Emerson College’s only independent, student-run newspaper since 1947

The Berkeley Beacon

Emerson College’s only independent, student-run newspaper since 1947

The Berkeley Beacon

Emerson College’s only independent, student-run newspaper since 1947

The Berkeley Beacon

Food Column: Bon Appétit takes center stage

Natalie+Busch.+Graphic+by+Ally+Rzesa+%2F+Beacon+Staff
Natalie Busch. Graphic by Ally Rzesa / Beacon Staff

This year will be the first time I return to campus without Sodexo. Their replacement, Bon Appétit Management Company, is a food service that works with universities, museums, and corporations. According to its website, Bon Appétit is committed to sustainably sourcing their food. Their farm-to-table food is made in small batches from scratch, and the chefs don’t use corporate recipes.

A friend swiped me into the dining center for dinner last week, and I used my single off-campus student swipe to eat breakfast there the next morning. I enjoyed my meals. Yet for some reason, I am much more interested in the smaller changes throughout the DC that have nothing to do with the quality of the food

For example, there are now premade sandwiches and a staff-operated panini press sometimes at Center Stage. But, the deli station, a DC staple, is gone. Pretzel goldfish have now joined cheddar goldfish by the salad bar. A make-your-own crepe station at Center Stage sadly replaced the waffle maker. I’m sure these people exist, but who even likes crepes or has time to make their own?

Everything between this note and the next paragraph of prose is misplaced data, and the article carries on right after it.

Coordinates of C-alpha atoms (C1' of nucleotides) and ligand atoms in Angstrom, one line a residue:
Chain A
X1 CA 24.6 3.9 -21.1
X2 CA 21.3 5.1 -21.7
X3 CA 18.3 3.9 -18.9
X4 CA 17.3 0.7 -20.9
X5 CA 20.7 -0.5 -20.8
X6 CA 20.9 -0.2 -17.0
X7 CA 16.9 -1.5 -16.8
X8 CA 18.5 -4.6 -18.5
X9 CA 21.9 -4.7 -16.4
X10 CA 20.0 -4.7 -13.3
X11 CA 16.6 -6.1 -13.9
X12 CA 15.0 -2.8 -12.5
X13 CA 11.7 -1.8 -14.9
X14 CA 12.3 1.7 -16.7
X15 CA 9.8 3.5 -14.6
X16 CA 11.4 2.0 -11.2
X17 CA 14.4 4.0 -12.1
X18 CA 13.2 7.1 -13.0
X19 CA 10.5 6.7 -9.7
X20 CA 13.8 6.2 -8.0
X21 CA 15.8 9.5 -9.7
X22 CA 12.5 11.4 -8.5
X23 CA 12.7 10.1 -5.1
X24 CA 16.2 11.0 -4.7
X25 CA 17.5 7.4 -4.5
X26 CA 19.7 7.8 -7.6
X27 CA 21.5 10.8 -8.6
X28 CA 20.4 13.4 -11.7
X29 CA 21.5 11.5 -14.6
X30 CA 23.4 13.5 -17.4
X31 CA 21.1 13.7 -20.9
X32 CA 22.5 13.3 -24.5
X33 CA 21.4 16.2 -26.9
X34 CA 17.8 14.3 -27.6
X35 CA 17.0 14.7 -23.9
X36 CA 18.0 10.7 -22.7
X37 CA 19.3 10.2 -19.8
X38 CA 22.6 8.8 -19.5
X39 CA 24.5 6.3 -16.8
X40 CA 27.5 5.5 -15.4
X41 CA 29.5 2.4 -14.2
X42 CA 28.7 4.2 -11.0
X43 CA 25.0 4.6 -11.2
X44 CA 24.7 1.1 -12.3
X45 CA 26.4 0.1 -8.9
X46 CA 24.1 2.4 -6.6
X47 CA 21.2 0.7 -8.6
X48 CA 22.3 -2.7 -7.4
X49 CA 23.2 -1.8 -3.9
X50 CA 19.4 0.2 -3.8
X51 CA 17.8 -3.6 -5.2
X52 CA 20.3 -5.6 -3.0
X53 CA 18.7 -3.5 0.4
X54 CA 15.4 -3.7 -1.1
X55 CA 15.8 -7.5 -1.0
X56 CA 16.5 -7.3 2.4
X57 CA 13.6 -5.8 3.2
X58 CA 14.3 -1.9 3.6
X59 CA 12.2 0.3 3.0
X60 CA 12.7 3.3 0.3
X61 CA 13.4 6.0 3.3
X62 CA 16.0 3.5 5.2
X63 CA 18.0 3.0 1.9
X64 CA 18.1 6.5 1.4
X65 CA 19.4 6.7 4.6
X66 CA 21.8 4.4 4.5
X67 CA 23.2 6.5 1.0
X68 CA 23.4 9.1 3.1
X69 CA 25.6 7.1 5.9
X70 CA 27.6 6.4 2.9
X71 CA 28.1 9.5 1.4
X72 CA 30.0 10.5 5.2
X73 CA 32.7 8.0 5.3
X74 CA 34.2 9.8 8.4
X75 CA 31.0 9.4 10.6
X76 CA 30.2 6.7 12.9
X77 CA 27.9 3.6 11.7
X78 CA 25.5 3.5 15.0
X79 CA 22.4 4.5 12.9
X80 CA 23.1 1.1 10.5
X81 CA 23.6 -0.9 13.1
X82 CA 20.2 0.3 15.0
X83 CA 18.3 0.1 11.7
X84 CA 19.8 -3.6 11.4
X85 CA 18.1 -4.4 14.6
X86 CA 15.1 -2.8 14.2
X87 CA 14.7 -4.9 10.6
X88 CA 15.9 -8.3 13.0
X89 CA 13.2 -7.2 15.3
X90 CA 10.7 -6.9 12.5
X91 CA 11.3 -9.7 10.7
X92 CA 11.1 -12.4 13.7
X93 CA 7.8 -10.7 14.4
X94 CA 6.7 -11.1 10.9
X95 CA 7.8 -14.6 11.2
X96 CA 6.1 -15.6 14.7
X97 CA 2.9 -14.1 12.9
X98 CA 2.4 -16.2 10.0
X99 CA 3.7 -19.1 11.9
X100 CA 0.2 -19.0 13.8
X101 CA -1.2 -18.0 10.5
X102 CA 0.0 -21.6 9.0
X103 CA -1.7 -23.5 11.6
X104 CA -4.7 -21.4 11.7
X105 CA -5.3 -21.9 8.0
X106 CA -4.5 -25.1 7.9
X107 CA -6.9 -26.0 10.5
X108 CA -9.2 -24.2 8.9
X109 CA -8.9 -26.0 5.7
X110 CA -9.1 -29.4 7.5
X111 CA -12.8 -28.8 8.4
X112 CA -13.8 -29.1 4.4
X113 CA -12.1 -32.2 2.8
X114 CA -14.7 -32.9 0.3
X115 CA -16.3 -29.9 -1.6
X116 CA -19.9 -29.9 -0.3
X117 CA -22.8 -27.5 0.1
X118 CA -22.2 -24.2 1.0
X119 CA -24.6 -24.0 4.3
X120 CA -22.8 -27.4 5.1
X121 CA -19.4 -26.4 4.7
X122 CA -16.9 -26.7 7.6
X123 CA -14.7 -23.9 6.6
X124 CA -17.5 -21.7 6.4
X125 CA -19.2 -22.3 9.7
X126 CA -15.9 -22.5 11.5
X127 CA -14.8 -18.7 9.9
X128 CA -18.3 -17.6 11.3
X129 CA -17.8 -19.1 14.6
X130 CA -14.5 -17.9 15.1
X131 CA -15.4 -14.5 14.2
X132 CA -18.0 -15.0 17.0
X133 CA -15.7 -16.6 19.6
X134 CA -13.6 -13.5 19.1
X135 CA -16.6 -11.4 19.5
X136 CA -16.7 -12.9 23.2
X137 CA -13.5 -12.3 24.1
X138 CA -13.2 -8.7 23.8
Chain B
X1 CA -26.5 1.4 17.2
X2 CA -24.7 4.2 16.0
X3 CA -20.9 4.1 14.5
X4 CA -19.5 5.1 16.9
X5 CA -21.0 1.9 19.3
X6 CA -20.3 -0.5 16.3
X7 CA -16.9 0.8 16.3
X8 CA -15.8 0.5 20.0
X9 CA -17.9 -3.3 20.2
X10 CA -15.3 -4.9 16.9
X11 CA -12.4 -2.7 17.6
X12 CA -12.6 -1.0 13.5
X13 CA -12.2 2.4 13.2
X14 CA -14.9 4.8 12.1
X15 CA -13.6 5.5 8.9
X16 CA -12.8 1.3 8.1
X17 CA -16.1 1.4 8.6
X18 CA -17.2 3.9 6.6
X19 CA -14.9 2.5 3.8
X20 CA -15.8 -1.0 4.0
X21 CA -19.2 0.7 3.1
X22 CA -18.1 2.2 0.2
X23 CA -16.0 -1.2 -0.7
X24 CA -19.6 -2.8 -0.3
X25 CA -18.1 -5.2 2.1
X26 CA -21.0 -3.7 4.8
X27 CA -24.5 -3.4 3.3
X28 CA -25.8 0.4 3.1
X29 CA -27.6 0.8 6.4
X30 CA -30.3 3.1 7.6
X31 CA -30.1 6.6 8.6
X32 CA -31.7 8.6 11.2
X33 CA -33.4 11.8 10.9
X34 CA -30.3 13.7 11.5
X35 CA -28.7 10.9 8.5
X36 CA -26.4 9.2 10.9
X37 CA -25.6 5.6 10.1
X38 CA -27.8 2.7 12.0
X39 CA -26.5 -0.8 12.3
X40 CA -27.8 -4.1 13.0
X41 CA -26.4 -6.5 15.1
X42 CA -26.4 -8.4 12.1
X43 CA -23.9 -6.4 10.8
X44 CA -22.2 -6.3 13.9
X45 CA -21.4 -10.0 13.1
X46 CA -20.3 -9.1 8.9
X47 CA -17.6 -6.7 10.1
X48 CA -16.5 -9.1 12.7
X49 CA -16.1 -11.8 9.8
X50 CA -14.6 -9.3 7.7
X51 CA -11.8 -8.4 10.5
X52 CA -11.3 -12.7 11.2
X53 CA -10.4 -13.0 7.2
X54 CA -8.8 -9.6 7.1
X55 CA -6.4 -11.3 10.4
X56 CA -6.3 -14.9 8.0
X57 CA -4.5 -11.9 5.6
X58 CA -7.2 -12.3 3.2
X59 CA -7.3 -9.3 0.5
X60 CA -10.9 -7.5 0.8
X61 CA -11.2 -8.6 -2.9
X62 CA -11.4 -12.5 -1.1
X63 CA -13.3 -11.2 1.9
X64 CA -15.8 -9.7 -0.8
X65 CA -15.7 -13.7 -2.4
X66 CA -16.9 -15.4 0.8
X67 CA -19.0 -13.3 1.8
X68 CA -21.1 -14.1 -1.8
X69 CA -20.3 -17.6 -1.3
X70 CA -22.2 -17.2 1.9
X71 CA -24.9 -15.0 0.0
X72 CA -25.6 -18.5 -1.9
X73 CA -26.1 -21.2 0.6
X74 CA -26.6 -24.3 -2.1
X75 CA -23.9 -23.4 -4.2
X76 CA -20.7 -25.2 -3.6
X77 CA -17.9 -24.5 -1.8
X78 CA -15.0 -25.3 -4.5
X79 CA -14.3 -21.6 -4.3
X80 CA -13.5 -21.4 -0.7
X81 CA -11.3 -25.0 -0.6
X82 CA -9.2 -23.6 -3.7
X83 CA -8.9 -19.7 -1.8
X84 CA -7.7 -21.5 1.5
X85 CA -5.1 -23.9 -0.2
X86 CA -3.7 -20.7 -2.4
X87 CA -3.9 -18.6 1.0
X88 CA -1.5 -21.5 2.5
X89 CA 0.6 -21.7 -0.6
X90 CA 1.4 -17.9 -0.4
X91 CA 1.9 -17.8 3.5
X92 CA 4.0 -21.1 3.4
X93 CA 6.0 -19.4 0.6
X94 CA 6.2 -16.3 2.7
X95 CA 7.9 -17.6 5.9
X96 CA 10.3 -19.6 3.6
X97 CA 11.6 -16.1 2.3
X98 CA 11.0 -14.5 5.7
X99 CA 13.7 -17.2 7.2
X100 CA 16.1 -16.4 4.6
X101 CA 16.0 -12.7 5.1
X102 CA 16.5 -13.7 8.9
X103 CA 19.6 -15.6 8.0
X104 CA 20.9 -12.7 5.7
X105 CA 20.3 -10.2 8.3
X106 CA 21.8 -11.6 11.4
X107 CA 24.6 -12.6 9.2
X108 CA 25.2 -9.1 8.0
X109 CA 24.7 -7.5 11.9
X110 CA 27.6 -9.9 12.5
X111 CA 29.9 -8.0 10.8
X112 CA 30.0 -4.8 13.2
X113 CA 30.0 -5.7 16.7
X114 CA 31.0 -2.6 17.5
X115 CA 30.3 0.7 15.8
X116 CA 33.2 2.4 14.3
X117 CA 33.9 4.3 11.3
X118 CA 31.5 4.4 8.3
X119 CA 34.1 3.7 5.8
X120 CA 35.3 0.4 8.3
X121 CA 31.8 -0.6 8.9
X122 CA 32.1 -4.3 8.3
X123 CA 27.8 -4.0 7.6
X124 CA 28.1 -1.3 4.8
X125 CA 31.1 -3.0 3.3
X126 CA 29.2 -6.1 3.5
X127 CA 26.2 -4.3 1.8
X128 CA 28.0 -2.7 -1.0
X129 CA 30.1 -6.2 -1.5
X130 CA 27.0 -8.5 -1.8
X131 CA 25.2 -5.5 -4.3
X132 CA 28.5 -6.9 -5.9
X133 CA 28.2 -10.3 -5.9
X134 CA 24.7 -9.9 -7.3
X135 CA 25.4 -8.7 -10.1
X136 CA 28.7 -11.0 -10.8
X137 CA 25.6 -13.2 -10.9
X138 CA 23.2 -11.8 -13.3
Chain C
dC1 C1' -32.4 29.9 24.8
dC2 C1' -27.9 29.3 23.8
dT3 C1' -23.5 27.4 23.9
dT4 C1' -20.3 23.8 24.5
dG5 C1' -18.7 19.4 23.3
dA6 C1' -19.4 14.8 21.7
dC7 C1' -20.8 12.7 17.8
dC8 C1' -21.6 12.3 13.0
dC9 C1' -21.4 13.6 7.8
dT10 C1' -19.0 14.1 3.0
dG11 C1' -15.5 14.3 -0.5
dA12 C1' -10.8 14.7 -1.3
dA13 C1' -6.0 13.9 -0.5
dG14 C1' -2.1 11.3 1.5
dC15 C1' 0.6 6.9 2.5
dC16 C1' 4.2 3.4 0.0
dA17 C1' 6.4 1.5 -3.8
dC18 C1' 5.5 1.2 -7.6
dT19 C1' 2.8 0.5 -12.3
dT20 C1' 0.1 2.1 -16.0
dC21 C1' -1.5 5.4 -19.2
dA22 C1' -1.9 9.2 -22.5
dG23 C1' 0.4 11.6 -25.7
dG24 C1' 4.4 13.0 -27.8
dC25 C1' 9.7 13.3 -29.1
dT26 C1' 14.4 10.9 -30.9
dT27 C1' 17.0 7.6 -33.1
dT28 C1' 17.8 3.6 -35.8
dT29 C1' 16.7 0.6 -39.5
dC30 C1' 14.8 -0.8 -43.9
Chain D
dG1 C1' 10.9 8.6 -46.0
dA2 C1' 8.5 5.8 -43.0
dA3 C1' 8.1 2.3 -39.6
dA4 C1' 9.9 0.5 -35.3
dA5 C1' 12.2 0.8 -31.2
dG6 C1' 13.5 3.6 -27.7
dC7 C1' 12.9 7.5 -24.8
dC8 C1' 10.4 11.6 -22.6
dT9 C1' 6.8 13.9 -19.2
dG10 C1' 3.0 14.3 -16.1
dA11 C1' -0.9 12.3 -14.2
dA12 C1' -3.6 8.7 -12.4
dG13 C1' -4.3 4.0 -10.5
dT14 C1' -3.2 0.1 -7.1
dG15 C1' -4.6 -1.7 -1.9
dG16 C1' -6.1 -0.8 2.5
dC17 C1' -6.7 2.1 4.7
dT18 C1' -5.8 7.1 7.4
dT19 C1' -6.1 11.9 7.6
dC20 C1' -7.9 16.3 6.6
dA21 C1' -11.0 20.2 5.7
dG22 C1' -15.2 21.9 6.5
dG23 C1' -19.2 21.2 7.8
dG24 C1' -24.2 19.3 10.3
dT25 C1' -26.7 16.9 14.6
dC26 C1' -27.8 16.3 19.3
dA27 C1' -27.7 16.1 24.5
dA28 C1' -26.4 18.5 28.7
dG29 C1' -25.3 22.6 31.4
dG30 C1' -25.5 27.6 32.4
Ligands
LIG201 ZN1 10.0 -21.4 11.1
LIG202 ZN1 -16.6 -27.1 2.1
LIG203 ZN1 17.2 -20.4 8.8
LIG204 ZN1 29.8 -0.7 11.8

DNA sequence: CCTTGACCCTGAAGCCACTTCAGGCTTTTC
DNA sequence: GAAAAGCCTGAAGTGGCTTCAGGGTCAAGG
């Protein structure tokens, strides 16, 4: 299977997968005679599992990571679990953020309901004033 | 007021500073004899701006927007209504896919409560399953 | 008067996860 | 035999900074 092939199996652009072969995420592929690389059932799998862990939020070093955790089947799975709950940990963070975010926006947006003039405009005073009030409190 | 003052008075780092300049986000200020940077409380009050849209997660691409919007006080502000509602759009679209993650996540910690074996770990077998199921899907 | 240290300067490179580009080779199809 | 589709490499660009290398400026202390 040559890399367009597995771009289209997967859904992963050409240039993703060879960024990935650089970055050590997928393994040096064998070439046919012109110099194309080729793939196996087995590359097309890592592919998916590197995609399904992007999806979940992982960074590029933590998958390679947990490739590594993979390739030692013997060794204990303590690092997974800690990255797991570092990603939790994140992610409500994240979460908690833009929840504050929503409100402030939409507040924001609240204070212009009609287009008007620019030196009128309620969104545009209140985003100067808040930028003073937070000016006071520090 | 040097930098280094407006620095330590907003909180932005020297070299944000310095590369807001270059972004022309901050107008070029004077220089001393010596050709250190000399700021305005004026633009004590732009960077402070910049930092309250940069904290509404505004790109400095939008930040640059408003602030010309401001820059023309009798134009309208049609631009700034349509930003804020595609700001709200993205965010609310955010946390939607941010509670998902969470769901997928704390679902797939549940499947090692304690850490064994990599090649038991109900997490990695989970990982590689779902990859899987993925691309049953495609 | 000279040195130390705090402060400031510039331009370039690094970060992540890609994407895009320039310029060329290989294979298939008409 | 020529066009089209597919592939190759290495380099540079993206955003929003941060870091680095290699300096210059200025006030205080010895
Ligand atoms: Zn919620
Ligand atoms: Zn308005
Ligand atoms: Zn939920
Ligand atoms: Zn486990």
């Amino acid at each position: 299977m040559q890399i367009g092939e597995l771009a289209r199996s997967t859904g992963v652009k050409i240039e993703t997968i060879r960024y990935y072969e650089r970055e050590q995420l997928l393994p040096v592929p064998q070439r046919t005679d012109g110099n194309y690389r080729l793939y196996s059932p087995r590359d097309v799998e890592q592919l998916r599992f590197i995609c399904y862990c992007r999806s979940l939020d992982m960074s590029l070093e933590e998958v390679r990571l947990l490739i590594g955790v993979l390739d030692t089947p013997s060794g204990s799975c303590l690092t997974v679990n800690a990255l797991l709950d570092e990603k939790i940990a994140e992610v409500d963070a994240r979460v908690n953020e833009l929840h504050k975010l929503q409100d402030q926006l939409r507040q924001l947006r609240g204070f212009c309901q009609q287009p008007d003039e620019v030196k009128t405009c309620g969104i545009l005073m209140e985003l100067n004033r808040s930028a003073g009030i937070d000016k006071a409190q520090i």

The seemingly permanent Mediterranean station is mainly troughs of hard hummus. I would love if someone more knowledgeable could tell me how it measures up to the real thing, because I honestly prefer Sabra. Why is Emerson’s hummus so hard?

There are fewer cereals available, and people who are gluten-free have to scoop them out instead of turning the wheel, which I think is a little unfair and a little less sanitary. The desserts are delicious, but they always have been. Strawberry soft serve is now a thing, and there’s a wider selection of bread, including pumpernickel, olive oil, and whole grain.

On the condiments table by the utensils, there are now more hot sauces than just Sriracha and Tabasco. The new selection seems like a rookie version of the Hot One’s lineup, and even includes some cheeky Nando’s hot sauce. The condiments are now in bowls instead of the usual dispensers, which again seems unsanitary.

Between the bread and salad bar, there are single-use cups of smooth Skippy peanut butter. There are now parmesan, oregano, and red chili pepper shakers by the pizza.

My favorite change, and probably the most unnecessary one, is that the napkins now sit in a pile in a metal basket. They’re so damn cute, and I’ll be surprised if they don’t all go missing by the end of the semester. Those are included in our tuition, right?

Hoppe’s email included a link to the new DC website, which is far better than Sodexo’s. It’s up-to-date, the hours are easy to find, and the menu is specific and clear. It’s easy to use, and you can filter results by café, day, and dietary preference.

Altogether, I love the intention behind the new changes. Farm-to-table food, made from scratch in small batches and free from corporate recipes, is an exciting and welcome change. Only now do I feel like they’re finally providing us with food to eat in a healthier way. I just wonder if they can keep it up.

 

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